The Dynamics and Meaning of Revolution in Twentieth-Century Europe

  • Tim Rees
  • Moira Donald
Part of the Themes in Focus book series (TIF)


The aim of this volume of essays is to examine political revolution in Europe during the twentieth century. The term ‘revolution’ has been widely applied to developments in areas as diverse as communications, information technology, medicine, science and travel, and indeed revolutions in these areas have arguably been of great significance in shaping European societies last century, but it is politics that is the focus of this present work. Nothing else has raised quite the same passions, or had the same significance, as the struggle to make fundamental and enforced changes to systems of government and the societies in which they are based. We have also limited our discussion to Europe, not because we feel that the revolutionary experiences in East Asia or Latin America, for example, are not significant, but because the global importance of political revolution necessitates some narrowing of scope. Despite confining the analysis of revolution to the European continent, we have still had to be selective for the purposes of a book of this length. Nevertheless, several of the chapters give some sense of the extra-European dimension to revolution and the final piece in the book is wholly devoted to an analysis of European revolutions in a world context.


Liberal Democracy Communist Regime Revolutionary Actor Political Left Political Revolution 
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Notes and References

  1. 1.
    J. Dunn, Modern Revolutions: an Introduction to the Analysis of a Political Phenomenon (Cambridge, 1972), pp. 11–12.Google Scholar
  2. 2.
    This point is also strongly made in a recent book, F. Halliday, Revolution and World Politics: the Rise and Fall of the Sixth Great Power (London, 1999), esp. pp. 234–60.CrossRefGoogle Scholar
  3. One of the most ambitious attempts to interpret history in terms of the impact of revolutions is the comparative study by Barrington Moore, Social Origins of Dictatorship and Democracy (London, 1966).Google Scholar
  4. Two different comments upon it are provided by L. Stone, The Past and the Present Revisited, 2nd edn (London, 1987), pp. 154–65Google Scholar
  5. and T. Skocpol et al. (eds), Democracy, Revolution and History (New York, 1998), esp. pp. 1–25.Google Scholar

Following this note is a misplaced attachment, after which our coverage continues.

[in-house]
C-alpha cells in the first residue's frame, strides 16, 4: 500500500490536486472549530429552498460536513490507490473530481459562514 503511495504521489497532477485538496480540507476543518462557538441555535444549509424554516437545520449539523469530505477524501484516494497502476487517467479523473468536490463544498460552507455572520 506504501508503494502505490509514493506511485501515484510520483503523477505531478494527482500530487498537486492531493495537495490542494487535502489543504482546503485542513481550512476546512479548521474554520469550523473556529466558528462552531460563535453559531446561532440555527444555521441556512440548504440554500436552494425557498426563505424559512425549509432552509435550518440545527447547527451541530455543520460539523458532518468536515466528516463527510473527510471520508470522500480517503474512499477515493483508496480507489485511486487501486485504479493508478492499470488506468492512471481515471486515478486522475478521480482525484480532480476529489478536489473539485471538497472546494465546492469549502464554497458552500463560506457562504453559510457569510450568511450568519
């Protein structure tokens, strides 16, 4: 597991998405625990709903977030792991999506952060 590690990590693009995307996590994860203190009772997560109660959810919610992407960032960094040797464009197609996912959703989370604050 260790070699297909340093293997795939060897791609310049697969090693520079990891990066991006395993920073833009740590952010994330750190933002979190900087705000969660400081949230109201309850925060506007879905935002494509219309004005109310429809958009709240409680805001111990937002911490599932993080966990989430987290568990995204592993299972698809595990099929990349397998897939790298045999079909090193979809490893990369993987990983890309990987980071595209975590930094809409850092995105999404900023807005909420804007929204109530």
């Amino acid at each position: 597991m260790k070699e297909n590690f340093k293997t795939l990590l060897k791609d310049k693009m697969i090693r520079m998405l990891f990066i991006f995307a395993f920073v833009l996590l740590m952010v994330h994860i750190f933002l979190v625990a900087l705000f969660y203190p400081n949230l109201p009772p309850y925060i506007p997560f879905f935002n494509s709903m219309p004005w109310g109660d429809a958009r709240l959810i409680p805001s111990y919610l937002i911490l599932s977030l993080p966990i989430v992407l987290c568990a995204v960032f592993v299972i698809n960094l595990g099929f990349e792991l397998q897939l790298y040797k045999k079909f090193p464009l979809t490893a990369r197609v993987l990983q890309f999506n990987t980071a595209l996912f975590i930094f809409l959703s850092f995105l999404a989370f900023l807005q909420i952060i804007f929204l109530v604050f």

6. A recent volume reproducing articles on revolution, with an interesting introduction and bibliographical survey, is provided by A. J. Groth (ed.), Revolution and Revolutionary Change (Aldershot, 1996), esp. pp. xiii-xl.Google Scholar
  7. 3.
    E. Hobsbawm, The Age of Revolution, 1789–1848 (London, 1962) narrows the period even further.Google Scholar
  8. Interestingly a recent textbook by A. Todd, Revolutions, 1789–1917 (Cambridge, 1998), presents just this classical conception of European revolution.Google Scholar
  9. 4.
    Crane Brinton, The Anatomy of Revolution (London, 1953), pp. 2–3.Google Scholar
  10. 6.
    Compare, for instance, F. Fukuyama, The End of History and the Last Man (London, 1992)Google Scholar
  11. J. Lucacs, The End of the Twentieth Century and the End of the Modern Age (1993).Google Scholar
  12. C. Tilly, European Revolutions, 1492–1992 (Oxford, 1993), pp. 1–4 recognises that the revolutions of 1989–91 showed that revolution was not at an end in Europe.Google Scholar
  13. 8.
    K. Kumar, Revolution: the Theory and Practice of a European Idea (London, 1971), p. 7.Google Scholar
  14. 9.
    J. De Fronzo, Revolutions and Revolutionary Movements, 2nd edn (Boulder, Colo., 1996), p. 8.Google Scholar
  15. Similar points are made in D. Close and C. Bridge, Revolution: a History of the Idea (London, 1985).Google Scholar
  16. 10.
    See R. Porter and M. Teich (eds), Revolution in History (Cambridge, 1986).Google Scholar
  17. 12.
    Comment on this can be found in J. Goldstone (ed.), Revolutions: Theoretical, Comparative and Historical Studies, 2nd edn (San Diego, Calif., 1996).Google Scholar
  18. 13.
    T. Skocpol, States and Social Revolution (Cambridge, 1979)CrossRefGoogle Scholar
  19. Other recent examples include T. Skocpol, Social Revolution in the Modern World (Cambridge, 1994);CrossRefGoogle Scholar
  20. J. Goldstone et al. (eds), Revolutions of the Late Twentieth Century (Oxford, 1991);Google Scholar
  21. M. S. Kimmel, Revolution: a Sociological Interpretation (Cambridge, 1990).Google Scholar
  22. 15.
    A still interesting study of the origins of revolutions is provided by T. Gurr, Why Men Rebel (Princeton, 1970).Google Scholar
  23. 19.
    M. N. Katz, Revolutions and Revolutionary Waves (New York, 1997) and Halliday, Revolution and World Politics, esp. pp. 56–132.Google Scholar
  24. 20.
    For recent overviews of the Comintern see K. McDermott with J. Agnew, The Comintern: International Communism from Lenin to Stalin (London, 1996)CrossRefGoogle Scholar
  25. T. Rees and A. Thorpe (eds), International Communism and the Communist International, 1919–1943 (Manchester, 1998).Google Scholar
  26. 23.
    See P. Pilbeam, The Middle Classes in Europe, 1789–1914 (London, 1990), pp. 235–93.Google Scholar
  27. 24.
    See also the comments of T. Kimer, ‘The Inevitability of Future Revolutionary Surprises’, American Journal of Sociology, 100 (1995), pp. 1528–51.CrossRefGoogle Scholar

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© The Editor(s) 2001

Authors and Affiliations

  • Tim Rees
  • Moira Donald

There are no affiliations available

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